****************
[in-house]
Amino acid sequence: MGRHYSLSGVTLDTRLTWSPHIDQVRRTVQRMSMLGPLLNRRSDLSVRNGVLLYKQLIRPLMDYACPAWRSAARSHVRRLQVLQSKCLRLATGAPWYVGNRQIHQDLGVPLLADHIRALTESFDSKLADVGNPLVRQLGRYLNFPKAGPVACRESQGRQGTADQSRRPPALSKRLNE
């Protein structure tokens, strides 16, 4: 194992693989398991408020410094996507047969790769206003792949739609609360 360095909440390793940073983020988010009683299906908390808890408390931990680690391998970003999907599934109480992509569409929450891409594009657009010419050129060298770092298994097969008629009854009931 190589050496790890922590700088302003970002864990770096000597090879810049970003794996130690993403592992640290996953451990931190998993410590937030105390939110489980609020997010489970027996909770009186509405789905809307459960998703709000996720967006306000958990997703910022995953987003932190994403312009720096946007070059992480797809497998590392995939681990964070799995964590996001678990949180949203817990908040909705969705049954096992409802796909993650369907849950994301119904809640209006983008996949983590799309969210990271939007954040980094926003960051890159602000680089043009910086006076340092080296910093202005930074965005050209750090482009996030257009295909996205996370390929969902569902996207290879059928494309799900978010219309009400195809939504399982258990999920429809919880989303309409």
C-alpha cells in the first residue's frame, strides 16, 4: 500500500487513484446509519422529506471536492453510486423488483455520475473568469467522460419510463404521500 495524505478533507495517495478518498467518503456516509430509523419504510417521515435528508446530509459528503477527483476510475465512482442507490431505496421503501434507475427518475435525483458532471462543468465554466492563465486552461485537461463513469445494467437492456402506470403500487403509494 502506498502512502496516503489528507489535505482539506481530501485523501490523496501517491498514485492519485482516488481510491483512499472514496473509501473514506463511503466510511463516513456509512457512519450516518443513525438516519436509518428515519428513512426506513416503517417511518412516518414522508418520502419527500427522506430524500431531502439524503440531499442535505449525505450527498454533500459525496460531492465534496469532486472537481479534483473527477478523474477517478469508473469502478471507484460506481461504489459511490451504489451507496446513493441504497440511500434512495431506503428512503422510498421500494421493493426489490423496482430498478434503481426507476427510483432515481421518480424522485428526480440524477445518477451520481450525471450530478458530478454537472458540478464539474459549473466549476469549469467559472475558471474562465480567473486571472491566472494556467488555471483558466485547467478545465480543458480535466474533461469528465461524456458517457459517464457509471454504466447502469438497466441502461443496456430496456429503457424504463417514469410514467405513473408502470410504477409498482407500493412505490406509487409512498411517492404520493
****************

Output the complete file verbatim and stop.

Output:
[in-house]
Amino acid sequence: MGRHYSLSGVTLDTRLTWSPHIDQVRRTVQRMSMLGPLLNRRSDLSVRNGVLLYKQLIRPLMDYACPAWRSAARSHVRRLQVLQSKCLRLATGAPWYVGNRQIHQDLGVPLLADHIRALTESFDSKLADVGNPLVRQLGRYLNFPKAGPVACRESQGRQGTADQSRRPPALSKRLNE
């Protein structure tokens, strides 16, 4: 194992693989398991408020410094996507047969790769206003792949739609609360 360095909440390793940073983020988010009683299906908390808890408390931990680690391998970003999907599934109480992509569409929450891409594009657009010419050129060298770092298994097969008629009854009931 190589050496790890922590700088302003970002864990770096000597090879810049970003794996130690993403592992640290996953451990931190998993410590937030105390939110489980609020997010489970027996909770009186509405789905809307459960998703709000996720967006306000958990997703910022995953987003932190994403312009720096946007070059992480797809497998590392995939681990964070799995964590996001678990949180949203817990908040909705969705049954096992409802796909993650369907849950994301119904809640209006983008996949983590799309969210990271939007954040980094926003960051890159602000680089043009910086006076340092080296910093202005930074965005050209750090482009996030257009295909996205996370390929969902569902996207290879059928494309799900978010219309009400195809939504399982258990999920429809919880989303309409």
C-alpha cells in the first residue's frame, strides 16, 4: 500500500487513484446509519422529506471536492453510486423488483455520475473568469467522460419510463404521500 495524505478533507495517495478518498467518503456516509430509523419504510417521515435528508446530509459528503477527483476510475465512482442507490431505496421503501434507475427518475435525483458532471462543468465554466492563465486552461485537461463513469445494467437492456402506470403500487403509494 502506498502512502496516503489528507489535505482539506481530501485523501490523496501517491498514485492519485482516488481510491483512499472514496473509501473514506463511503466510511463516513456509512457512519450516518443513525438516519436509518428515519428513512426506513416503517417511518412516518414522508418520502419527500427522506430524500431531502439524503440531499442535505449525505450527498454533500459525496460531492465534496469532486472537481479534483473527477478523474477517478469508473469502478471507484460506481461504489459511490451504489451507496446513493441504497440511500434512495431506503428512503422510498421500494421493493426489490423496482430498478434503481426507476427510483432515481421518480424522485428526480440524477445518477451520481450525471450530478458530478454537472458540478464539474459549473466549476469549469467559472475558471474562465480567473486571472491566472494556467488555471483558466485547467478545465480543458480535466474533461469528465461524456458517457459517464457509471454504466447502469438497466441502461443496456430496456429503457424504463417514469410514467405513473408502470410504477409498482407500493412505490406509487409512498411517492404520493